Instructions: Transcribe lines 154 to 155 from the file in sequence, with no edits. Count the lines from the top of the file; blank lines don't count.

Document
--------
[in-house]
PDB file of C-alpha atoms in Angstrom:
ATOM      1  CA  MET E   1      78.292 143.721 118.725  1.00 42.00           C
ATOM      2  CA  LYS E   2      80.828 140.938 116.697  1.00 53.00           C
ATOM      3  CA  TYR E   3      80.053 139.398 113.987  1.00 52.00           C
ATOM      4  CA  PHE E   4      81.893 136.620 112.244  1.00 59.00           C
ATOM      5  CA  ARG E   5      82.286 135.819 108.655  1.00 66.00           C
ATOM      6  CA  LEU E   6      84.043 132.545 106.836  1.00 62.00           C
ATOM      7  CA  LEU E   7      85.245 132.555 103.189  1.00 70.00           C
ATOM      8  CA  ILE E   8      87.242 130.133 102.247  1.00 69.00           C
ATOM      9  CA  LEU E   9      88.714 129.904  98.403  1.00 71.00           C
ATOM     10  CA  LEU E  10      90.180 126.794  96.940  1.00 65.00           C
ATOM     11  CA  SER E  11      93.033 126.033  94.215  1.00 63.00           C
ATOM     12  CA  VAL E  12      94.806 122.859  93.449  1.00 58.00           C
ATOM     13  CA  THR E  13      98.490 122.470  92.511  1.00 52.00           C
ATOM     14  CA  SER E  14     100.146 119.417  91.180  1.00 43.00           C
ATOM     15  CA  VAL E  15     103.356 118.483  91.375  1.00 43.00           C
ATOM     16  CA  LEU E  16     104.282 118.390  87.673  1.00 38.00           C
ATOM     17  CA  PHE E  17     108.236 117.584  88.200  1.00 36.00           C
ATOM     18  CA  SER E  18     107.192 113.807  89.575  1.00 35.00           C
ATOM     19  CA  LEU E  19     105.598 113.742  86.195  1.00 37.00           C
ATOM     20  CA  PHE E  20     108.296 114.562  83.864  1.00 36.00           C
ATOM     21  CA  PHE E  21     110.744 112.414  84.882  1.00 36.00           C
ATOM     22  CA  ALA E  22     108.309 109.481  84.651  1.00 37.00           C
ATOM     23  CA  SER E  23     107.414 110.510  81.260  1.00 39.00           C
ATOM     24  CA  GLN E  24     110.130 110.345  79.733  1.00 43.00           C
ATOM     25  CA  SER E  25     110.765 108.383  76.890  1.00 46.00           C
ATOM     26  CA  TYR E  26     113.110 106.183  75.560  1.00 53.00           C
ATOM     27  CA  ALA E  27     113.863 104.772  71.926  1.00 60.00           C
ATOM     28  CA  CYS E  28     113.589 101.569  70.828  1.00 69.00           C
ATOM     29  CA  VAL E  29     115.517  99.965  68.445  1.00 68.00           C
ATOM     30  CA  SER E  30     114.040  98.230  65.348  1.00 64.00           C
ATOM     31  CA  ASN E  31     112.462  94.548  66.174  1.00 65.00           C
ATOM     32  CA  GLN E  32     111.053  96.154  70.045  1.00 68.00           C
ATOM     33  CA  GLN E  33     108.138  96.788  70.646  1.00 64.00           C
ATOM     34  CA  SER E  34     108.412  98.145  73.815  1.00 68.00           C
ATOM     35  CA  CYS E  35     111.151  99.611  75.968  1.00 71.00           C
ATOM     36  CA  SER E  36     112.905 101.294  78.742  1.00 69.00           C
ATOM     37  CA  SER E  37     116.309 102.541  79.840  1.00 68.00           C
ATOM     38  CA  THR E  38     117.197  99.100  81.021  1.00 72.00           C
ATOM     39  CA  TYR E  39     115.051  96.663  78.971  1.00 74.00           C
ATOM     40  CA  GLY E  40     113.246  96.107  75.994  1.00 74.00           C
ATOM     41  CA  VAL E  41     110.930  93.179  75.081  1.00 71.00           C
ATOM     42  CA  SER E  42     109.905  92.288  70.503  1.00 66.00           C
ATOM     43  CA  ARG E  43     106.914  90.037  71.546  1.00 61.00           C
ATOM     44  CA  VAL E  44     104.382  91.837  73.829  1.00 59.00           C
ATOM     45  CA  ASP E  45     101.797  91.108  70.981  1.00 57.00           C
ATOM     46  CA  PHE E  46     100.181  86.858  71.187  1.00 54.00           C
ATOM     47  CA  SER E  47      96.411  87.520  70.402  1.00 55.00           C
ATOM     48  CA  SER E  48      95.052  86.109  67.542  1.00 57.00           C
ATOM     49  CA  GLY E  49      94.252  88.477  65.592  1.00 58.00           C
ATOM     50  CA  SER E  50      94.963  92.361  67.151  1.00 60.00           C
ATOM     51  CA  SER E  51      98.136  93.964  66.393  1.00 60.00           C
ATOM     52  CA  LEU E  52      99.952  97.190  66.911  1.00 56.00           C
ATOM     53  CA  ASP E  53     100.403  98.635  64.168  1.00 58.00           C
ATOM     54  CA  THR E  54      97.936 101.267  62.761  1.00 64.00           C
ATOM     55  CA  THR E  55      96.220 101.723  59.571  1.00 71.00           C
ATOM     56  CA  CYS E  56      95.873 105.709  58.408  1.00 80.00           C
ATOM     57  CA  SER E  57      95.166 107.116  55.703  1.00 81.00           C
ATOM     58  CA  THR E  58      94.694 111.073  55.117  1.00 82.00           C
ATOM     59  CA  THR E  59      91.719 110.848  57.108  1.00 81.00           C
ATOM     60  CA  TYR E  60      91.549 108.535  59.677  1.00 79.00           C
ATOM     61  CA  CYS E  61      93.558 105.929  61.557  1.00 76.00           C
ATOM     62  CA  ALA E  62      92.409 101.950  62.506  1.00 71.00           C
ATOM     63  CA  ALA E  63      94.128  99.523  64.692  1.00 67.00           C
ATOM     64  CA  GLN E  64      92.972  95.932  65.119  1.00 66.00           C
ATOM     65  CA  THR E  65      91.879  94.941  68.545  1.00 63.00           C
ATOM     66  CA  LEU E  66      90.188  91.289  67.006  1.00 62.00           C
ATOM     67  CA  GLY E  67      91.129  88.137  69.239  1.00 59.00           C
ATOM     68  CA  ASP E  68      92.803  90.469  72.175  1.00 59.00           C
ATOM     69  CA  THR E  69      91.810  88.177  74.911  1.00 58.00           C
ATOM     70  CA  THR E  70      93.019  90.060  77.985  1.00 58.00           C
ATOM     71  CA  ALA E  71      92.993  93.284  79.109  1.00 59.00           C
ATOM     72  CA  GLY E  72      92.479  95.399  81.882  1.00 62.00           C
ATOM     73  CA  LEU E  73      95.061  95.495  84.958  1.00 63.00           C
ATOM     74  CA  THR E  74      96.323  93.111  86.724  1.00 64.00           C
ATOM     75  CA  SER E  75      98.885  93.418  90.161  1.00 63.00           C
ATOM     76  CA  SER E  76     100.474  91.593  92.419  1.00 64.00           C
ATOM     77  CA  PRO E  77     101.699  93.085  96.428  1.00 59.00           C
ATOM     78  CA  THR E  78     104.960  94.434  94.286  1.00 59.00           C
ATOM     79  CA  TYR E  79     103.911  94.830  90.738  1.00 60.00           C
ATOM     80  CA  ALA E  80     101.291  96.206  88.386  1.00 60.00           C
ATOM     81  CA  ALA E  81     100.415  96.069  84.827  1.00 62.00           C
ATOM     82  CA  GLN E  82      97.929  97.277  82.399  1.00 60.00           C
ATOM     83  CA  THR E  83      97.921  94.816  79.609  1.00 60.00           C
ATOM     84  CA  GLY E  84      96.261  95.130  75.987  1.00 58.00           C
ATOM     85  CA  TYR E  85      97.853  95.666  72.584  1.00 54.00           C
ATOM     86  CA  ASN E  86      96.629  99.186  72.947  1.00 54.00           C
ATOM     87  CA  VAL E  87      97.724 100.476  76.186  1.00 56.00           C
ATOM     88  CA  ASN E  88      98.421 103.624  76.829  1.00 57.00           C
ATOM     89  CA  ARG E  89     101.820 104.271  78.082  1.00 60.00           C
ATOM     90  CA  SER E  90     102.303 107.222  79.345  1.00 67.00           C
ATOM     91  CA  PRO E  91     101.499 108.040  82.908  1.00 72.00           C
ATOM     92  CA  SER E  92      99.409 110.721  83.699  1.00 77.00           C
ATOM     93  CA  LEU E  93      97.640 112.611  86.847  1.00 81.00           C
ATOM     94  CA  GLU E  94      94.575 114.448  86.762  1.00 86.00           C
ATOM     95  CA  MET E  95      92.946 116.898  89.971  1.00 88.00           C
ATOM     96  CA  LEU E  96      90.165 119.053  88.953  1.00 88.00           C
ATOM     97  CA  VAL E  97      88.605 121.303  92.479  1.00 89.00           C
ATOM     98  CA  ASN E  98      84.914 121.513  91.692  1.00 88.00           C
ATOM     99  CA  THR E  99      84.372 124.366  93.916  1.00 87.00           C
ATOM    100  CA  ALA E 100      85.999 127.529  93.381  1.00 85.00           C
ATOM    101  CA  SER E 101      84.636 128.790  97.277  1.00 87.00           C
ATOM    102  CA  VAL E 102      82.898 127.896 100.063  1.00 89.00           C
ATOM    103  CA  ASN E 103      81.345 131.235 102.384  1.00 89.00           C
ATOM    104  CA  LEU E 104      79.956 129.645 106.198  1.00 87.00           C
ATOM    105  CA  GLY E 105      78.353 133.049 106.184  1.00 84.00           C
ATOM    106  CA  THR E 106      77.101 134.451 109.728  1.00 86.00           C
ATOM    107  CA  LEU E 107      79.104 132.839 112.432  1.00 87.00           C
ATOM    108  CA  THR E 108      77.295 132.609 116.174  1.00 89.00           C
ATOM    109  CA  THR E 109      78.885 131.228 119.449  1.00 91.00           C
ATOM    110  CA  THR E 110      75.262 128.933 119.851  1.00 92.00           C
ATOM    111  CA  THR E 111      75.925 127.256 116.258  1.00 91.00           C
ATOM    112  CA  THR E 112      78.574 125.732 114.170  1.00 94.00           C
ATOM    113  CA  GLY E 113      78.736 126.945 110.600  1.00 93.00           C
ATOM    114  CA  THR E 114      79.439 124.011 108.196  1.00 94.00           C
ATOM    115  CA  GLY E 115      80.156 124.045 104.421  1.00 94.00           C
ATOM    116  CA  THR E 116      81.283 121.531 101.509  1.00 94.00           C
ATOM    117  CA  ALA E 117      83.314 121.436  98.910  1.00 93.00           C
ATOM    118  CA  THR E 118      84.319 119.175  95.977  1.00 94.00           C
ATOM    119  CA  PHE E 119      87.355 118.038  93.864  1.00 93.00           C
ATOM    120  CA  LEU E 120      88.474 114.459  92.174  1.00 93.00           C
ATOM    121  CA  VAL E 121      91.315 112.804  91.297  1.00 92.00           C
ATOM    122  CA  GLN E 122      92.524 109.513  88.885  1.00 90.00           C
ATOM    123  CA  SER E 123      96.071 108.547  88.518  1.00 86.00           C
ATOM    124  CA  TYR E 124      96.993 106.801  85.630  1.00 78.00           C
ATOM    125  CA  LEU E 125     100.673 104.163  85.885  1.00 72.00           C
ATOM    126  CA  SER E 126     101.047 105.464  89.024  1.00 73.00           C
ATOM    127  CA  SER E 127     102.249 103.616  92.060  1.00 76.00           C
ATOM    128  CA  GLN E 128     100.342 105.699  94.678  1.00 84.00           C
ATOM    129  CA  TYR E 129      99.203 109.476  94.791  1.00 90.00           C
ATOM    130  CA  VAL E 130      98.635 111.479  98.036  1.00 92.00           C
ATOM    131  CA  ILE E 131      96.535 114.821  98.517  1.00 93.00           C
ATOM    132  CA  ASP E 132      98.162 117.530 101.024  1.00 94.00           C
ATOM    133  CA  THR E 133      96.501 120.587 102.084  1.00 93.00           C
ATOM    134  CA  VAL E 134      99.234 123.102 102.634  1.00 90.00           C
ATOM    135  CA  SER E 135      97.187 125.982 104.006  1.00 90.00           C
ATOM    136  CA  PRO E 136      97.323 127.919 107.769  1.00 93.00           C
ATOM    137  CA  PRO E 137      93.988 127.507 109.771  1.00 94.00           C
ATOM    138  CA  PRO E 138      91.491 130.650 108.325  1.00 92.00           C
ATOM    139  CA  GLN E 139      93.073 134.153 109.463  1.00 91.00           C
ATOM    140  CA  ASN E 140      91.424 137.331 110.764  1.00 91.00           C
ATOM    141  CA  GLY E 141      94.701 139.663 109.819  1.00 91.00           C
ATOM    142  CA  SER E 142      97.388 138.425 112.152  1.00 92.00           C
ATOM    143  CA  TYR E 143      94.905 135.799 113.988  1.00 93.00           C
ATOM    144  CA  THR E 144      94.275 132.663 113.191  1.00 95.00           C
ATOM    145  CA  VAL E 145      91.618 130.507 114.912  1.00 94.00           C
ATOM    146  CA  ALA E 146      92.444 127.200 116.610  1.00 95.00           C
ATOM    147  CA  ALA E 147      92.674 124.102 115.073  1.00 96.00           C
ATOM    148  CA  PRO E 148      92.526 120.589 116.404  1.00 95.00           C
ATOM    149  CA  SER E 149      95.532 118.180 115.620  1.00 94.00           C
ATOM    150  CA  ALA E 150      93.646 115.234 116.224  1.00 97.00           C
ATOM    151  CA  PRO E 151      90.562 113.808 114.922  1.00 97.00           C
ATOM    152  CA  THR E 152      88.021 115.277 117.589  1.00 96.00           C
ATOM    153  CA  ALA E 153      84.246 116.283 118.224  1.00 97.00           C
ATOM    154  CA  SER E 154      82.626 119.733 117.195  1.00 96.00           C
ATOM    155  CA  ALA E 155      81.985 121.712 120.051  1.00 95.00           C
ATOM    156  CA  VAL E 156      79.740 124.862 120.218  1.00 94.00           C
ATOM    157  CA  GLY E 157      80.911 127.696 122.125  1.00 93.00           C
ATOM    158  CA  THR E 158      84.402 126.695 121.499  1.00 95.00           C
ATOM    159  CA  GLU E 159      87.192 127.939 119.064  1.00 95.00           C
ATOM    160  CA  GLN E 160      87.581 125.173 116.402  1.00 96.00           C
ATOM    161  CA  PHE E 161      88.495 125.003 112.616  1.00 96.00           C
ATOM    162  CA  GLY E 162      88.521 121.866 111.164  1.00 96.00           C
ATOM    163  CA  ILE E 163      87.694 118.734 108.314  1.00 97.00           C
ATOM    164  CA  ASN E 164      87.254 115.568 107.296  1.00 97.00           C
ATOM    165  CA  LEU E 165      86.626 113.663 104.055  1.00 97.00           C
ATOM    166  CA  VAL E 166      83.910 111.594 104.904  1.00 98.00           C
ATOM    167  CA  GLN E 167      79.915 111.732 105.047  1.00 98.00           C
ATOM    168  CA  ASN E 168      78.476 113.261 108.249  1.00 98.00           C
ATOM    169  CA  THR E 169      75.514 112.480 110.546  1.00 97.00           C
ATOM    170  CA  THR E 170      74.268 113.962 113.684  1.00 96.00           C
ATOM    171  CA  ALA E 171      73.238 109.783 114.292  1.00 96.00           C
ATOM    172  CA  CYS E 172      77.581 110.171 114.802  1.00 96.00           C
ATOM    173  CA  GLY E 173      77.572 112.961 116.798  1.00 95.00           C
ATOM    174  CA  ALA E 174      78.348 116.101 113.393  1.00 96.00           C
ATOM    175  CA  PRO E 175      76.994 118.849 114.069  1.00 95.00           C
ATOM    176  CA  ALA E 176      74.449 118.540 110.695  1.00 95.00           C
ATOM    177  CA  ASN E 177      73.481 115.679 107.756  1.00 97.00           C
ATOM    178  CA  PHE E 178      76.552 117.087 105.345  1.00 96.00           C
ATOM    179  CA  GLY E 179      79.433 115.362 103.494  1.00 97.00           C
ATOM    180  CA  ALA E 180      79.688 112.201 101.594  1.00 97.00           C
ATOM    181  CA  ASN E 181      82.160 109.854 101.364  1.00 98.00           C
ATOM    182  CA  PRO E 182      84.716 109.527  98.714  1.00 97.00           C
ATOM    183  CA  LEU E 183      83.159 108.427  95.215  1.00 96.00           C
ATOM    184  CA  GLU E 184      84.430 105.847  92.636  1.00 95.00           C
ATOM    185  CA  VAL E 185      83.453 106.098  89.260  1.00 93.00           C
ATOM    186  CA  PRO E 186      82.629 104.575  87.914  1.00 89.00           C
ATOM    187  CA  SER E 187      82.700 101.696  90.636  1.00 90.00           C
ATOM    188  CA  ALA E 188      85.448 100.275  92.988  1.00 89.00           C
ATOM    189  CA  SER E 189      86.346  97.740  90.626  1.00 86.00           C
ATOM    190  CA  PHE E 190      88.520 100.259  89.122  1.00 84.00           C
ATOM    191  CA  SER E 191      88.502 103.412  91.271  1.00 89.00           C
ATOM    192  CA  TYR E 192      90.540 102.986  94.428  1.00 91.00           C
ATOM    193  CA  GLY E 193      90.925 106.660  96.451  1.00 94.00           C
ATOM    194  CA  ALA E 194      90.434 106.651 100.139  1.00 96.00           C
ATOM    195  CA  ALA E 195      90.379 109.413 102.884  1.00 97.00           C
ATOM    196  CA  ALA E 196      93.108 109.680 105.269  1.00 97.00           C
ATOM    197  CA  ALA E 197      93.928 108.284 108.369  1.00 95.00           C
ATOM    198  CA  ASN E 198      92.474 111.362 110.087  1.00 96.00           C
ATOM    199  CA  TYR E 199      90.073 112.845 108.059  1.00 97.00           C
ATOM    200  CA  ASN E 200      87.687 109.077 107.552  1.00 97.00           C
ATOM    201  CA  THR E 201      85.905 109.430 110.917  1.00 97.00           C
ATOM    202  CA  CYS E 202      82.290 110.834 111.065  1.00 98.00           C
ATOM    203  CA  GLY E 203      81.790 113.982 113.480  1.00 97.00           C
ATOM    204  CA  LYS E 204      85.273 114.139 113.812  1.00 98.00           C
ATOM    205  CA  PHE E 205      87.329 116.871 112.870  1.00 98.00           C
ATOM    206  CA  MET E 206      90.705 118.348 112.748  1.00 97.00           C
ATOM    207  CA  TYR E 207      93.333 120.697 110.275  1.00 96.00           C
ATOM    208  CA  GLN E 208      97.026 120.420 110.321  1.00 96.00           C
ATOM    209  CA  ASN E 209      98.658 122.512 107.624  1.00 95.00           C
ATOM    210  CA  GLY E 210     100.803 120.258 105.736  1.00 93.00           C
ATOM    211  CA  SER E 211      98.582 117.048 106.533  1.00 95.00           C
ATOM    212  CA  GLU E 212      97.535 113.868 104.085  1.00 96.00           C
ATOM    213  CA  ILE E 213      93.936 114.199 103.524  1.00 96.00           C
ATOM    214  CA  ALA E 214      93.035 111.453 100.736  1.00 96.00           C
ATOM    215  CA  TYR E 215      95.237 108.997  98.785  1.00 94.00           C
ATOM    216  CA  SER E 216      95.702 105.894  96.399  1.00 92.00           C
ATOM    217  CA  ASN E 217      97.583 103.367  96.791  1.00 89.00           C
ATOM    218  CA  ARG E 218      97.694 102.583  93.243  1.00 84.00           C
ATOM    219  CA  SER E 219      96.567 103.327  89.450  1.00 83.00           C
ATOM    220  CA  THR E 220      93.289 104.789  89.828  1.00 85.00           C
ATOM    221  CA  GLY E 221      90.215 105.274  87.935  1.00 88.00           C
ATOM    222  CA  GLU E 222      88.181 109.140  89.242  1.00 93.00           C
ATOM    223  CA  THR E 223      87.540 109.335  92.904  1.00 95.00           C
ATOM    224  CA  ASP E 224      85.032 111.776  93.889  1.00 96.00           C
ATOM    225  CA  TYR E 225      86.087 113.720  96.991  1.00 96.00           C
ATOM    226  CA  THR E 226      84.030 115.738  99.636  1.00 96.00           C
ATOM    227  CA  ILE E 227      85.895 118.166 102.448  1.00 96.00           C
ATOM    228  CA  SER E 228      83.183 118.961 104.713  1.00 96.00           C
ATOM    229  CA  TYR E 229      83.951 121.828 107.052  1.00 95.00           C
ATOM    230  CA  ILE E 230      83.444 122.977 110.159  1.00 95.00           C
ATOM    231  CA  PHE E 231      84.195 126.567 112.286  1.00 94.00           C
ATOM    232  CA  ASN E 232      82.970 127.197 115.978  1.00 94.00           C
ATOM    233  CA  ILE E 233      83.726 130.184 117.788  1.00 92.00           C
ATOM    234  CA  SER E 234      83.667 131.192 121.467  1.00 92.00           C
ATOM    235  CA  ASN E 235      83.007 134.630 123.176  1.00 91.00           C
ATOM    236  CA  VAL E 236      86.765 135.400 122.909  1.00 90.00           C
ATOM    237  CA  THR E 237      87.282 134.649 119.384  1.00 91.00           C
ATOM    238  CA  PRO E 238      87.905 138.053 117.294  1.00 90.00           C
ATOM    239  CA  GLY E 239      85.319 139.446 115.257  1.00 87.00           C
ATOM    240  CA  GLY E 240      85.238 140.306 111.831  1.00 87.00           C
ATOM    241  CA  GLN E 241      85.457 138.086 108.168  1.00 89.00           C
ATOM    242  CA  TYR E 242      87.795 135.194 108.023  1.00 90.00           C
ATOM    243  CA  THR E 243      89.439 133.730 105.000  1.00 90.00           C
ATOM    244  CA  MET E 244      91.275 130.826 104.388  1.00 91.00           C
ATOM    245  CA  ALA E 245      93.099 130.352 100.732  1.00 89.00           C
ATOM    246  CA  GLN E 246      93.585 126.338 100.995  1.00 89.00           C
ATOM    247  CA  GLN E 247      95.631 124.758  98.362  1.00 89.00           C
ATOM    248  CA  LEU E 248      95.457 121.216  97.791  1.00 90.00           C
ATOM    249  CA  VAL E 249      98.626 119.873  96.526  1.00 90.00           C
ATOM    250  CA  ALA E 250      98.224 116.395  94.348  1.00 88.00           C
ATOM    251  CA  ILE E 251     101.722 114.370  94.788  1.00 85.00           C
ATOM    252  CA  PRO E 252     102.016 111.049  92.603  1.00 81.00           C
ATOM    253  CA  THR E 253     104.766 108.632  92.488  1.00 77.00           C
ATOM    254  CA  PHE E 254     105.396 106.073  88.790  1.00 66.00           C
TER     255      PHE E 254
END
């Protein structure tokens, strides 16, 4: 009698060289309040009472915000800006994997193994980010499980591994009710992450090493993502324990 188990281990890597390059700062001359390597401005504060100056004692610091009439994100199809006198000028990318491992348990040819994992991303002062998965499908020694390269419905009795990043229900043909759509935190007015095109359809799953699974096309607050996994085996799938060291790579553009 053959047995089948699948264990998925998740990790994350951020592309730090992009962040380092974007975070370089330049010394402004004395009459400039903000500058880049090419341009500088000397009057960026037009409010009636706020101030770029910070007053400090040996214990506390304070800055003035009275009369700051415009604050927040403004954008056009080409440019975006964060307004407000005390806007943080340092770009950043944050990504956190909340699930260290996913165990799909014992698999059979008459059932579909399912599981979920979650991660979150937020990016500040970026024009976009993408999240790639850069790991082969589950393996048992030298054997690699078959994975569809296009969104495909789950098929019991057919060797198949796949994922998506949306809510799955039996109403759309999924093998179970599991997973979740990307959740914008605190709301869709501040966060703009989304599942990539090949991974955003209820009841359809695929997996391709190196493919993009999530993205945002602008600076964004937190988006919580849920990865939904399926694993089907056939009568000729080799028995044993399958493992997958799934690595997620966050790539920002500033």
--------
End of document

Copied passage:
ATOM    152  CA  THR E 152      88.021 115.277 117.589  1.00 96.00           C
ATOM    153  CA  ALA E 153      84.246 116.283 118.224  1.00 97.00           C